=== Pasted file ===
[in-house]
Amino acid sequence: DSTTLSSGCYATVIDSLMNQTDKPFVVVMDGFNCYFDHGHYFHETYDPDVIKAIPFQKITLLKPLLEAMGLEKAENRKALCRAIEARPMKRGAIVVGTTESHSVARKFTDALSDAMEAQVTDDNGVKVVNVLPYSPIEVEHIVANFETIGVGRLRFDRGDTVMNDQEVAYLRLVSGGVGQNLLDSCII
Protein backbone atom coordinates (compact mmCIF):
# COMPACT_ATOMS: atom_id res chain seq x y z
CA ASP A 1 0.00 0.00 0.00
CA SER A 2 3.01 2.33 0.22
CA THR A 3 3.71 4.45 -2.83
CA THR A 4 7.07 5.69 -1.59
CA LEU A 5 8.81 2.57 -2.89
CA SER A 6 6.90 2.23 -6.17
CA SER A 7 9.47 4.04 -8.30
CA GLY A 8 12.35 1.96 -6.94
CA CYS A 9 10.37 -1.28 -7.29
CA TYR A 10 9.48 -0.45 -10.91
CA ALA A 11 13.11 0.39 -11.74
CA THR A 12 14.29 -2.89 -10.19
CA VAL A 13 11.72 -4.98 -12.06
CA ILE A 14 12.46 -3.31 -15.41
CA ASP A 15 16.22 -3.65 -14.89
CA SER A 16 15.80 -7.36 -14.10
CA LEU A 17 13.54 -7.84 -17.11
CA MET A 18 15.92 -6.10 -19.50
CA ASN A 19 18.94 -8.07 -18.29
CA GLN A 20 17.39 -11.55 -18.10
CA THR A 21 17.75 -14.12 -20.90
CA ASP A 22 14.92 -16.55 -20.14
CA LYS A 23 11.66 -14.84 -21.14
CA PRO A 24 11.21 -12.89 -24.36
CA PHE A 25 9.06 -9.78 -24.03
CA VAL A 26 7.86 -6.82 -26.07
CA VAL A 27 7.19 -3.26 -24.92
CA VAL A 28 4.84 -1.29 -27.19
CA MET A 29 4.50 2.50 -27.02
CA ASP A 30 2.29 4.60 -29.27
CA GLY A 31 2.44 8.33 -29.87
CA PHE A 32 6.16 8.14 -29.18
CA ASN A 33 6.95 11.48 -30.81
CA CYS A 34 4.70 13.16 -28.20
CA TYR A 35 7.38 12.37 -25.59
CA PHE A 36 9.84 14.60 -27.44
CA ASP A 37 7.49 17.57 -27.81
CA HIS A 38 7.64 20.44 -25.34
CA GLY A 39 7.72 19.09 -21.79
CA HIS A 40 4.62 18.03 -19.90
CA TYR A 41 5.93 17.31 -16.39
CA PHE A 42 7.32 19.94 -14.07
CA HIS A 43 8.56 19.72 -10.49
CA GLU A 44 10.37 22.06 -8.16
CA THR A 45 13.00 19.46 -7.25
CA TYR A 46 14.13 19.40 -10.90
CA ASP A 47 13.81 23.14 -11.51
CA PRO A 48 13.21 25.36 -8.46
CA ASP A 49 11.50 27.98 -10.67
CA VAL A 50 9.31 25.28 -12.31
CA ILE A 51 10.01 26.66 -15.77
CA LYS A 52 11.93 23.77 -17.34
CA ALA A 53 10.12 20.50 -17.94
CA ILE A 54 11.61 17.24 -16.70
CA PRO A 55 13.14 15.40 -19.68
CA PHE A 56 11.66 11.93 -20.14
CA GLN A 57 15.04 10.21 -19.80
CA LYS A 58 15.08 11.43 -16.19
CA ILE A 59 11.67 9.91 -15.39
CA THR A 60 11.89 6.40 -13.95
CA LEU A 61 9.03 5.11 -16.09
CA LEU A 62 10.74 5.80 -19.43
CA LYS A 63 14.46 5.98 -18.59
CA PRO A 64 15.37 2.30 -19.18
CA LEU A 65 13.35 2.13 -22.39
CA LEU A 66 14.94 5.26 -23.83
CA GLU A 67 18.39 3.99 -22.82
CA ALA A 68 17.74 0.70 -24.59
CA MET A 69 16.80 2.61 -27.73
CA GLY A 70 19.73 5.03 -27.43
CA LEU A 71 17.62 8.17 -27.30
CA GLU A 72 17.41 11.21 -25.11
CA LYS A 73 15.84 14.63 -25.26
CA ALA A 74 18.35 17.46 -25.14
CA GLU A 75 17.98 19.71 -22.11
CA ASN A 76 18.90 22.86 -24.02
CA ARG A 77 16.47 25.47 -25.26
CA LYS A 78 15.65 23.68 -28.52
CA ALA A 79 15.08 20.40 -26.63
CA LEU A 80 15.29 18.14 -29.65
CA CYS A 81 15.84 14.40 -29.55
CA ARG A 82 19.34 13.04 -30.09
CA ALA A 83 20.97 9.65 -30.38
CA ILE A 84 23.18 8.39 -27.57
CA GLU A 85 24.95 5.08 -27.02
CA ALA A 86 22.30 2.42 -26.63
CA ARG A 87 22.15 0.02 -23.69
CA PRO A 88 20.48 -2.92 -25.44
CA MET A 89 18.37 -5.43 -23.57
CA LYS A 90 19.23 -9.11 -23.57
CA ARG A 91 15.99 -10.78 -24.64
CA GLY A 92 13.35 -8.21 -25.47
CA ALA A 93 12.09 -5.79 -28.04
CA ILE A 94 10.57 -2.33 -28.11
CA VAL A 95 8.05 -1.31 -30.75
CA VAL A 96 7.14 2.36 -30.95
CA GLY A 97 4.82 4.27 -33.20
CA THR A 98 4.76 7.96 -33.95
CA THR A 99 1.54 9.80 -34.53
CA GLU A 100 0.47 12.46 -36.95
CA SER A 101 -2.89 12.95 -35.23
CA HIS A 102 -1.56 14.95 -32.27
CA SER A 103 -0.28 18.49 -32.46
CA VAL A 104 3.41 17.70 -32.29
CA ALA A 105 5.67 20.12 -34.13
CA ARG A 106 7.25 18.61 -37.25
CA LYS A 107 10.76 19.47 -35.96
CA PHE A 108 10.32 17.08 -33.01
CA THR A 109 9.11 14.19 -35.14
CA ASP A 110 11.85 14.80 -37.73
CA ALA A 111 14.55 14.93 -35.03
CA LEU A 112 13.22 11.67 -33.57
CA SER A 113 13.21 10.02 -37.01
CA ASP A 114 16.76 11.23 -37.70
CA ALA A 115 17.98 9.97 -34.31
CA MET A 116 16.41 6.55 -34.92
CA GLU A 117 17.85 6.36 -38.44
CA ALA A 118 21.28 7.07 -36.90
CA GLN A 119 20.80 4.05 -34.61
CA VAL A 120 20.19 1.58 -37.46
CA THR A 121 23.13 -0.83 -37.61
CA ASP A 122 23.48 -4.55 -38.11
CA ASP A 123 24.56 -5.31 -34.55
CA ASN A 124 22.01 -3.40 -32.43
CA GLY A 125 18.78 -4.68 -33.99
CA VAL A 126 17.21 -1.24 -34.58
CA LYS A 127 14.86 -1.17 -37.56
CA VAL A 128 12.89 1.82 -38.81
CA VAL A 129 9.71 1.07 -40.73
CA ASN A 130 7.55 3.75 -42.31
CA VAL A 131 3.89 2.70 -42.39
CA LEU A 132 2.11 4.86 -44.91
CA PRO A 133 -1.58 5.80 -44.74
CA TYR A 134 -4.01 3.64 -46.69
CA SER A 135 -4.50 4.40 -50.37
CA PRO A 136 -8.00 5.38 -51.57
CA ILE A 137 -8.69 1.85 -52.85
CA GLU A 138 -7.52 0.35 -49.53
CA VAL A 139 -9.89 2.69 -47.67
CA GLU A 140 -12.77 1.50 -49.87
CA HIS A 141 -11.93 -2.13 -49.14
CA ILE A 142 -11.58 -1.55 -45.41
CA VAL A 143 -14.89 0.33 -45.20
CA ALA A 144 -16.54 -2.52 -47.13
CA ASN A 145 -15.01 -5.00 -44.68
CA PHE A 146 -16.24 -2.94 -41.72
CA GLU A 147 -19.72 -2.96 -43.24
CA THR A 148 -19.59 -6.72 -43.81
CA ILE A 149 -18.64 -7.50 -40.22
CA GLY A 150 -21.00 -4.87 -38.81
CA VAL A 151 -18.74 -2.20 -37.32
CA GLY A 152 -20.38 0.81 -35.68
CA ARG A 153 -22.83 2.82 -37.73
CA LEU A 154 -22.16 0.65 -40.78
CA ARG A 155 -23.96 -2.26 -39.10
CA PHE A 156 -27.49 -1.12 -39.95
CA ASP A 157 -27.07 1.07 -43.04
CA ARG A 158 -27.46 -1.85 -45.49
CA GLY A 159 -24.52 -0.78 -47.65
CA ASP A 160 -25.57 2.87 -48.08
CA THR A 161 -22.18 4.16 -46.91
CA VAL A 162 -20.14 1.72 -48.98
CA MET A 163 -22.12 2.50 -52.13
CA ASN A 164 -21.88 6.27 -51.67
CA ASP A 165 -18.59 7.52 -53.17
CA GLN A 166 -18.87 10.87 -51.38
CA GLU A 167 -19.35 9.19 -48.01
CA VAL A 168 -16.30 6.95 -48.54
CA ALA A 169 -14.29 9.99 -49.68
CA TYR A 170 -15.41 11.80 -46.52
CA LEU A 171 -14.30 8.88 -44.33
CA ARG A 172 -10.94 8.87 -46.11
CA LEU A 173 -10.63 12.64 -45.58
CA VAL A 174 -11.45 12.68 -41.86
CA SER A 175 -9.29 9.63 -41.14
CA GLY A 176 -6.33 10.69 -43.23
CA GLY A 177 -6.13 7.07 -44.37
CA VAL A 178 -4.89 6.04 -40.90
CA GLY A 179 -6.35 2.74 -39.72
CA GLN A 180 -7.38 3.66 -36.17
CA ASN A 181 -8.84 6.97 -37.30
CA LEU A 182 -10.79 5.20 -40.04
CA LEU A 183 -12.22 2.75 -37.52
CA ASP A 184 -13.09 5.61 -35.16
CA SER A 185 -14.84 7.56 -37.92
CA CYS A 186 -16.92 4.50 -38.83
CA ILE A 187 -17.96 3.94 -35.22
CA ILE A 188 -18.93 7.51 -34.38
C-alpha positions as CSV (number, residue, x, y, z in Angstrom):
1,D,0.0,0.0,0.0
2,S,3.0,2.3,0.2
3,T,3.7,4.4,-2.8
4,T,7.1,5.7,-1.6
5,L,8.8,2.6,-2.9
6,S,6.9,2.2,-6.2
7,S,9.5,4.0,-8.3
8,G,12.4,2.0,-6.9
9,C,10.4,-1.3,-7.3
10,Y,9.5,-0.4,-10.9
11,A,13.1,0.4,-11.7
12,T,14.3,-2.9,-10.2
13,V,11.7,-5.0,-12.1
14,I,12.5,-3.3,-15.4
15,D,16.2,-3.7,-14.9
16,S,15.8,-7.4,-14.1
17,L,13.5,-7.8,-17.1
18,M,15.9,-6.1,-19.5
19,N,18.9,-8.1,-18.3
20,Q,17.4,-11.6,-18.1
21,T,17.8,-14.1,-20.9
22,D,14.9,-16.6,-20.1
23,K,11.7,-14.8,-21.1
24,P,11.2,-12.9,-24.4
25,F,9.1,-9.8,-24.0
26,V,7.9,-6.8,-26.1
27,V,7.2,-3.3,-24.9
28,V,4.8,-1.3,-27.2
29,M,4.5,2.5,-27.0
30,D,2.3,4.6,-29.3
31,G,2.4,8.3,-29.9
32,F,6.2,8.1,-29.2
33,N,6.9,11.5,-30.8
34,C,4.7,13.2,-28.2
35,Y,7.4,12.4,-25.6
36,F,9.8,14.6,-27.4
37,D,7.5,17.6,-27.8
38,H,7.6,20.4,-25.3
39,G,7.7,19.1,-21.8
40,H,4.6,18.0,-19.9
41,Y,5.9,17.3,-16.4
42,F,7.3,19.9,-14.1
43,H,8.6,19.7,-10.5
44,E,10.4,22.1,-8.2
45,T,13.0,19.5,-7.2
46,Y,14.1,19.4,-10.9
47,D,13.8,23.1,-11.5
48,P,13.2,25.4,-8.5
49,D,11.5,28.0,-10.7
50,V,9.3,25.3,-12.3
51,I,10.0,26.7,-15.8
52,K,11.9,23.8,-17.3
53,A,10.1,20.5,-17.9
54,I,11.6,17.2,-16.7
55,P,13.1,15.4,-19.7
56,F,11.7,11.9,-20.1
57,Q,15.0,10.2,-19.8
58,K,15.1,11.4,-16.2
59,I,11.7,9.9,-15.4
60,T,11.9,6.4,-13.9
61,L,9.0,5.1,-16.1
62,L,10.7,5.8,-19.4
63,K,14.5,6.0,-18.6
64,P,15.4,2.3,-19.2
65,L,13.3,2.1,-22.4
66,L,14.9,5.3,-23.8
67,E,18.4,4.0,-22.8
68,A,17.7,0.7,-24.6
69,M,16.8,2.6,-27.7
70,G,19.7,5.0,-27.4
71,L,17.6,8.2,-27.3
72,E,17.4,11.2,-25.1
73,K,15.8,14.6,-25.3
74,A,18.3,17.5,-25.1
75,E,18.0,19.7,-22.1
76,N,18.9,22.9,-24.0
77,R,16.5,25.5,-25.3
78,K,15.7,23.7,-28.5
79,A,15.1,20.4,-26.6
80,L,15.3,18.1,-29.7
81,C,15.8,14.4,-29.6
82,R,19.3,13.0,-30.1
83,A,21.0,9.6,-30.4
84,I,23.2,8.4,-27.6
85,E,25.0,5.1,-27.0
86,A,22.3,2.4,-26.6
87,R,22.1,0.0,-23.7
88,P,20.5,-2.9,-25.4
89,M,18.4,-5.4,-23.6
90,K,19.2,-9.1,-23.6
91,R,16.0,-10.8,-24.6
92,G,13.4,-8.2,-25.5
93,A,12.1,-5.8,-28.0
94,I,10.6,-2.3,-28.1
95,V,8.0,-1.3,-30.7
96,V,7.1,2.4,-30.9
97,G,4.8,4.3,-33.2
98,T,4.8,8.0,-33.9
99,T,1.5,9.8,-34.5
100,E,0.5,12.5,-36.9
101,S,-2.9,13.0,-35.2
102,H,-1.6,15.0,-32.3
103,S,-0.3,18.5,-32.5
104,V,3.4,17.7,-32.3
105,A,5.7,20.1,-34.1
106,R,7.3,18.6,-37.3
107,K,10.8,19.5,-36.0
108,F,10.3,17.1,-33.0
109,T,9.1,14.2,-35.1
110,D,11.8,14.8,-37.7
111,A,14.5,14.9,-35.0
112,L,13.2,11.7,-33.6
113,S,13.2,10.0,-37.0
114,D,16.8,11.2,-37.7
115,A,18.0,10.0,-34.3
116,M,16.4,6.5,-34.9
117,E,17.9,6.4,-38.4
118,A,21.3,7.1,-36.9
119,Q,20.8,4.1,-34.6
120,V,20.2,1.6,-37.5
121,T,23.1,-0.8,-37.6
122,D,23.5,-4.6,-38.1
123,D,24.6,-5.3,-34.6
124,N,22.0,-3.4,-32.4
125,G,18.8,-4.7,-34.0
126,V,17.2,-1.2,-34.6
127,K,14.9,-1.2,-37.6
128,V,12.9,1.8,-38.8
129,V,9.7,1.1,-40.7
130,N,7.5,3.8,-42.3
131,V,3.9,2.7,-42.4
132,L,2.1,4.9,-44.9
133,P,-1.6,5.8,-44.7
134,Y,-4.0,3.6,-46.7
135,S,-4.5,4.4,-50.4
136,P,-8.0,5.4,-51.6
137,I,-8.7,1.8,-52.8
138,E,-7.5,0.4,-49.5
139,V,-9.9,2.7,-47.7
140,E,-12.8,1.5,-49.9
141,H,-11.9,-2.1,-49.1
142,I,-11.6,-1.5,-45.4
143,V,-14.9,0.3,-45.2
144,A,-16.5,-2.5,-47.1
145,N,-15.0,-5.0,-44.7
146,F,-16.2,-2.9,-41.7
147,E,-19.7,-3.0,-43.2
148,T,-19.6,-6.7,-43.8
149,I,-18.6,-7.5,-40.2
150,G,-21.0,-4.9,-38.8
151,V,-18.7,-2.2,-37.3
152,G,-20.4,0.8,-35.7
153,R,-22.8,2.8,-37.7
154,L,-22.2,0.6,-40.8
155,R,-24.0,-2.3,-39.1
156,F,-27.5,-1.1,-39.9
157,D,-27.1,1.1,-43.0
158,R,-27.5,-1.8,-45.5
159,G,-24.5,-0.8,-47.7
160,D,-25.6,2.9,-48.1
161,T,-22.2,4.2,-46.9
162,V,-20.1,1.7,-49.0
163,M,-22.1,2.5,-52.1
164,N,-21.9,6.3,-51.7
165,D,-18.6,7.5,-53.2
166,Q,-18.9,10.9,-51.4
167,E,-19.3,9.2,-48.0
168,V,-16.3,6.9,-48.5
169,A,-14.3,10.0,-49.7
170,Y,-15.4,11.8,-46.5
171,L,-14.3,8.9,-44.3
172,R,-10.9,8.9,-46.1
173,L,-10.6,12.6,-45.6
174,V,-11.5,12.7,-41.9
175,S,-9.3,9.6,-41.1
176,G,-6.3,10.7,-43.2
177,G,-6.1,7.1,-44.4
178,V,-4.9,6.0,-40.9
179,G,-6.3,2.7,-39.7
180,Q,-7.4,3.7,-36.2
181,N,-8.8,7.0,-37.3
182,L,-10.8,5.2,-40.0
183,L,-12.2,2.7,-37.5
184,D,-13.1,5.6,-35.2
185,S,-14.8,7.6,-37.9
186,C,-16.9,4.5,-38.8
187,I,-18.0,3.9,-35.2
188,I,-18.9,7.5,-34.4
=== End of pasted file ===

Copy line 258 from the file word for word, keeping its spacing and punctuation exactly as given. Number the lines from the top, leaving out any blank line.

65,L,13.3,2.1,-22.4